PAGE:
Raisi hails Syrian people’s resistance, sees bright future for Syria, region

Raisi hails Syrian people’s resistance, sees bright future for Syria, region

Iranian President Ebrahim Raisi says he is certain that Syria will have a bright future ahead, hailing the Syrian people’s perseverance and resistance in the face of eleven years of foreign-backed war in their country.

“I am sure that the future will benefit the people of that country and the patience and resistance of the Syrian people will make the future of the country and the region bright,” he said.

Echoing Leader of the Islamic Revolution Ayatollah Seyyed Ali Khamenei’s remarks, the president said the Americans have no option but to withdraw from Syria.

“America’s withdrawal from east of the Euphrates and the entire region is the fundamental solution to the crises in West Asia,” he noted.

Raisi also underlined the need for the Syrian army to regain its control over all of the borders of the Arab country.

“Syria’s national sovereignty must be respected,” he said, adding that ignoring the issues he mentioned will cause various threats.

For his part, the top Syrian diplomat conveyed President Bashar al-Assad’s greetings to Iran’s leaders and appreciated Tehran’s hosting of the latest round of talks to establish peace in his country.

“The comments of Iran’s president and the Leader of the Islamic Revolution are indicative of an alliance between Tehran and Damascus,” Mekdad said, according to a readout of the meeting provided by the Iranian president’s official website.

Earlier in the day, Mekdad met with his Iranian counterpart Hossein Amir Abdollahian. During a press joint press briefing after the meeting, the Syrian foreign minister asserted that “nothing can threaten Syria’s independence and sovereignty.”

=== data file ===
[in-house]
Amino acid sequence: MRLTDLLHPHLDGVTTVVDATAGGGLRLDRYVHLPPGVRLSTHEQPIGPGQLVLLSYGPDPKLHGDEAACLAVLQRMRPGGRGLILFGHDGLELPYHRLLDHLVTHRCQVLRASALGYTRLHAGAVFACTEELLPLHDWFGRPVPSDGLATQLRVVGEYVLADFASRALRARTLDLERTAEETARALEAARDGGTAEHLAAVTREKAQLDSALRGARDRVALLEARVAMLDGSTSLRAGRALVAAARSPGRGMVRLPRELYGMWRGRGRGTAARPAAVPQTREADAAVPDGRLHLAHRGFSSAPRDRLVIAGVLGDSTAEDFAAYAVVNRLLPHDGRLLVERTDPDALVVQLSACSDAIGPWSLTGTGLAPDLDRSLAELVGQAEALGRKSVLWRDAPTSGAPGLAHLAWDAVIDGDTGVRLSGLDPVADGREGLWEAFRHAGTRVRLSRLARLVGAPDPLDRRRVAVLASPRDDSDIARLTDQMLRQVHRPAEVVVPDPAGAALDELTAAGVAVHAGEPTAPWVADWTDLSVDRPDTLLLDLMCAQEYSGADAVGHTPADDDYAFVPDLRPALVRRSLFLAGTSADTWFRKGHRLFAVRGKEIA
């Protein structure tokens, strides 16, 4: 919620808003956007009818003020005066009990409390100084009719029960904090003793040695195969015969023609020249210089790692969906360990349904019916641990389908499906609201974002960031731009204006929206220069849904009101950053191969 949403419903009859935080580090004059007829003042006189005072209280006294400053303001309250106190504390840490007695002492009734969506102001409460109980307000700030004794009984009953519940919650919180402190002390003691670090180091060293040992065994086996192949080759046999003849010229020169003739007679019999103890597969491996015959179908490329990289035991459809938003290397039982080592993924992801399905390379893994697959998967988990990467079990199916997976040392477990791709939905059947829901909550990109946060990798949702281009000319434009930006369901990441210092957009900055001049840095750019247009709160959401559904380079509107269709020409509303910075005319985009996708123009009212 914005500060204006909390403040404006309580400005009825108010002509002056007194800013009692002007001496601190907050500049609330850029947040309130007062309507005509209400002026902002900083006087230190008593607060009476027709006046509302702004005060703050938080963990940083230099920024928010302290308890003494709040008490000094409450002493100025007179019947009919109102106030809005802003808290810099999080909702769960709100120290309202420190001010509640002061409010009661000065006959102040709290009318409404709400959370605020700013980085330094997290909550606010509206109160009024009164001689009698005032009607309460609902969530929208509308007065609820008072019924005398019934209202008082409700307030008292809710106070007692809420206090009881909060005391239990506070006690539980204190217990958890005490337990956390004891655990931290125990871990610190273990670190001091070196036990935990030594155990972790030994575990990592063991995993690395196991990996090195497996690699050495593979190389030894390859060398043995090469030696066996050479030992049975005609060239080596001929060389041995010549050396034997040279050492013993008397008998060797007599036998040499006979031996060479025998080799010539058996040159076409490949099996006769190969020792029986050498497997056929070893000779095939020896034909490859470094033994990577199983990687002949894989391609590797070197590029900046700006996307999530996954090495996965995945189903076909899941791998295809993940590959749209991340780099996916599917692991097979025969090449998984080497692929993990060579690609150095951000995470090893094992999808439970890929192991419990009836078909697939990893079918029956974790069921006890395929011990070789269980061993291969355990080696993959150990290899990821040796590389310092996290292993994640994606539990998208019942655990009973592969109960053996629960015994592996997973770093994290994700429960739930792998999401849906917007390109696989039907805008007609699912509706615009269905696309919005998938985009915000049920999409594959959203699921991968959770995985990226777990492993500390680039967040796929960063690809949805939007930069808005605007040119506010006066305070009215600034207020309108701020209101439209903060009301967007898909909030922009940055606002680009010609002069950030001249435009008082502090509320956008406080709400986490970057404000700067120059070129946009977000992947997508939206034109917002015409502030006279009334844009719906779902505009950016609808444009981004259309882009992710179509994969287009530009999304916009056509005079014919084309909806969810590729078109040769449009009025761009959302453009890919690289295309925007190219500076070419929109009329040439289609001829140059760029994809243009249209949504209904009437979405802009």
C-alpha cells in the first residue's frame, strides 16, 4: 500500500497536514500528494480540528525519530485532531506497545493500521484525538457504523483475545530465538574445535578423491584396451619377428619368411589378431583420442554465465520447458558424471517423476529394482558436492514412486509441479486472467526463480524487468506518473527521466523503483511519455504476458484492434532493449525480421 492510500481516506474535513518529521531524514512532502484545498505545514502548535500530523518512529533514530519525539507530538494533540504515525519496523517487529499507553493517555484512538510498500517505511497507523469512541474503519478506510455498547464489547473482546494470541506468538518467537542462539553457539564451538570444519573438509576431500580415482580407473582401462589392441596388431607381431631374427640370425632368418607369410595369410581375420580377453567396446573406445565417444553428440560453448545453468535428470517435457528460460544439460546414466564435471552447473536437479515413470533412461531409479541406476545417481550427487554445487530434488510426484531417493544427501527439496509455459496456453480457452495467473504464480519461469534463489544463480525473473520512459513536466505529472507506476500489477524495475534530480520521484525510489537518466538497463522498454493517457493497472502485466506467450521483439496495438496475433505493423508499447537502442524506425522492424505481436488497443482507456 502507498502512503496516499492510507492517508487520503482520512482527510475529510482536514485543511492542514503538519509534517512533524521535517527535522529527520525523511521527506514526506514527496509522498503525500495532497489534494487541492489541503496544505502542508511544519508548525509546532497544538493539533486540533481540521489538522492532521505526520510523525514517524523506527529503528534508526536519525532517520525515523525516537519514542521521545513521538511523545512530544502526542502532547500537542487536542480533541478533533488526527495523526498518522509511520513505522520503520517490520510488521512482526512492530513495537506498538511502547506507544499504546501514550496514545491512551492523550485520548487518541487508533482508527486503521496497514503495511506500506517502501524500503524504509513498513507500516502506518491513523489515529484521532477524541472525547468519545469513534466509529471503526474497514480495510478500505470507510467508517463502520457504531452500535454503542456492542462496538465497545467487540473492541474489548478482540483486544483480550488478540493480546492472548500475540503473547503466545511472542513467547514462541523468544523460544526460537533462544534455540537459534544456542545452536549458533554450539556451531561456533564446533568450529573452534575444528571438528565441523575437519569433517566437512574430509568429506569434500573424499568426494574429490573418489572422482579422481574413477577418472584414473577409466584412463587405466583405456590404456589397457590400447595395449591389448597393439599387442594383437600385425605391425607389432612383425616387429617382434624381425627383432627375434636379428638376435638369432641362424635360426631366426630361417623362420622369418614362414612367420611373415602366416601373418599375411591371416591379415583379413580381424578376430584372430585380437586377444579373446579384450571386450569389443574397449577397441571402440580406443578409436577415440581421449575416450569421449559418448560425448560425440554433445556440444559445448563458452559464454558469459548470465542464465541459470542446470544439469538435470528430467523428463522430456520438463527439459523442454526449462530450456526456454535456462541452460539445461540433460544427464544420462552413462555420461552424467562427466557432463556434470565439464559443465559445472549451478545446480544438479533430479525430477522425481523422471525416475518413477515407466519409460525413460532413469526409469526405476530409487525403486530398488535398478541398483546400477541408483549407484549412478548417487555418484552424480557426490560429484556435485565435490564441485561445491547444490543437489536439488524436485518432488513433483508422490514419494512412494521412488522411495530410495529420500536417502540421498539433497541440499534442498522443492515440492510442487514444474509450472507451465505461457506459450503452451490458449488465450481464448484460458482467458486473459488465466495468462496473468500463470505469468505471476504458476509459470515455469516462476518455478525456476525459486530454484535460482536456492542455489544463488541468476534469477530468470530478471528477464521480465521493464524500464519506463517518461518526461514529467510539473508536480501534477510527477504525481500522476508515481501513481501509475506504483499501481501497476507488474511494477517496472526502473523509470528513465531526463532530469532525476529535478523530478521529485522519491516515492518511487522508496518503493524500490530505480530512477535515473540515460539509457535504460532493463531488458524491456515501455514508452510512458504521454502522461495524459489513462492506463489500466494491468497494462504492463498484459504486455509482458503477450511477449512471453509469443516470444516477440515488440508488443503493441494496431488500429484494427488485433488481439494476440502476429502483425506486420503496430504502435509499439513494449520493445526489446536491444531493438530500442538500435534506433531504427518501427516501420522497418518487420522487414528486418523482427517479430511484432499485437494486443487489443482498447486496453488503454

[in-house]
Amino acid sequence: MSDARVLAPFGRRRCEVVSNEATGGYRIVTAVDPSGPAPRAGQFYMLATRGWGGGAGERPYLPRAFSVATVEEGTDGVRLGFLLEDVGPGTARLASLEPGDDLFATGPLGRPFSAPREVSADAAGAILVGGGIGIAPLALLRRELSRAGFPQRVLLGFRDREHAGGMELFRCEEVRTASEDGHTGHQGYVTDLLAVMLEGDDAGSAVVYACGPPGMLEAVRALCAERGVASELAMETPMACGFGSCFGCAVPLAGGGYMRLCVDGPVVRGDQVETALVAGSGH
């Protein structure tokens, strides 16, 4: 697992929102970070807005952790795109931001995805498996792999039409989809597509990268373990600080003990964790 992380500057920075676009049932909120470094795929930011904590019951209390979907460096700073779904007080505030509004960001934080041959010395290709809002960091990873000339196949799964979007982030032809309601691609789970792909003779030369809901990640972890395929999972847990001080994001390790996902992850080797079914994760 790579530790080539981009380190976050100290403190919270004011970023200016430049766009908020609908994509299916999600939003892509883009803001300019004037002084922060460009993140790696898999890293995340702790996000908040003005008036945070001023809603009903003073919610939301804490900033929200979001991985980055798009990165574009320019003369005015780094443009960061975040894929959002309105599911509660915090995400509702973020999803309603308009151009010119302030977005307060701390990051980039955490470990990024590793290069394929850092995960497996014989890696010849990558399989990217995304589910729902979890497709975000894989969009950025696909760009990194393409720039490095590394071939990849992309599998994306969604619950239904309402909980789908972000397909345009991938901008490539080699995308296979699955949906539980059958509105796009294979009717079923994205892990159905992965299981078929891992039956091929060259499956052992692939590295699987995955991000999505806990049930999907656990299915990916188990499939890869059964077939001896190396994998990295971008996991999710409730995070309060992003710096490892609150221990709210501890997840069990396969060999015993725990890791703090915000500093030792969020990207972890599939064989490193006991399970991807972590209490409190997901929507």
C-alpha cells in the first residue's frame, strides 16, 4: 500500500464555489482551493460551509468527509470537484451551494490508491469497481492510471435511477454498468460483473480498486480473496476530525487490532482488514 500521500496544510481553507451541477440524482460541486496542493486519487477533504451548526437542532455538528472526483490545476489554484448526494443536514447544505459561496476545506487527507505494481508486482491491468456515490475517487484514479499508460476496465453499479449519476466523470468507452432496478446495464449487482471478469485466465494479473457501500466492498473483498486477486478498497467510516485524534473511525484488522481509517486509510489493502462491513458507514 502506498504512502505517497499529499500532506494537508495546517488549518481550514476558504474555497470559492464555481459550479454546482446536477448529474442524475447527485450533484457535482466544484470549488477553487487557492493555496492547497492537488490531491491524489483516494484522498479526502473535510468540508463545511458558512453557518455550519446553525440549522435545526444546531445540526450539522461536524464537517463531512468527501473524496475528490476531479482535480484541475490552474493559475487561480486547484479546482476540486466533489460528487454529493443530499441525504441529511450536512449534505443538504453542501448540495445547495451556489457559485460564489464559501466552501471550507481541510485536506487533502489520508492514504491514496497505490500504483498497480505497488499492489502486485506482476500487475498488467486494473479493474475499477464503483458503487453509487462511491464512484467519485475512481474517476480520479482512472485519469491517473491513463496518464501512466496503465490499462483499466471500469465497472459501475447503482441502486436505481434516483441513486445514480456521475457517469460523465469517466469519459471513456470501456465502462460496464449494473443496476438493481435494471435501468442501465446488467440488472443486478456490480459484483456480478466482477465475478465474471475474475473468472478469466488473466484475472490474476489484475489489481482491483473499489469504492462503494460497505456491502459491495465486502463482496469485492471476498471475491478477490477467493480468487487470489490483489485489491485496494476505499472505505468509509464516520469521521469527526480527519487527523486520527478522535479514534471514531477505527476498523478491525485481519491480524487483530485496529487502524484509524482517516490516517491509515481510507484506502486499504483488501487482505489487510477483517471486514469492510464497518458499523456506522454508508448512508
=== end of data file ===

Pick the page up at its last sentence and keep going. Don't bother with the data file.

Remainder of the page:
He said breaching the Arab country’s borders “carries no benefits for either Turkey or others,” while warning against the “Turkification” policy of Ankara and its support for anti-Syria terrorists.

Amir Abdollahian also expressed concern regarding a fresh potential Turkish invasion of northern Syria under the pretext of fighting “terrorists.”

“We hope that these pieces of advice that were emphasized by the heads of state attending the summit are heeded by the authorities of the friendly and brotherly country Turkey” so Damascus and Ankara would be able to cross this stage in the absence of any confrontation, he added.

Turkey has carried out several incursions against neighboring Syria’s northern parts since 2016 to target the Kurdish militants known as the People’s Protection Units (YPG).

Ankara associates the YPG with the Kurdistan Workers’ Party (PKK), which has been fighting a separatist war against Turkey for decades.

So far, Turkey has deployed thousands of troops in the areas, in what Damascus has decried as an outright violation of its sovereignty.

As he met his Russian and Iranian counterparts at the Tehran trilateral summit as part of the Astana peace process, Turkey’s President Recep Tayyip Erdogan renewed warnings that Ankara could launch a new military operation in northern Syria.

Erdogan said Turkey wants more help from Russia and Iran, but stressed Ankara can fight against “terrorist” organizations without needing any support.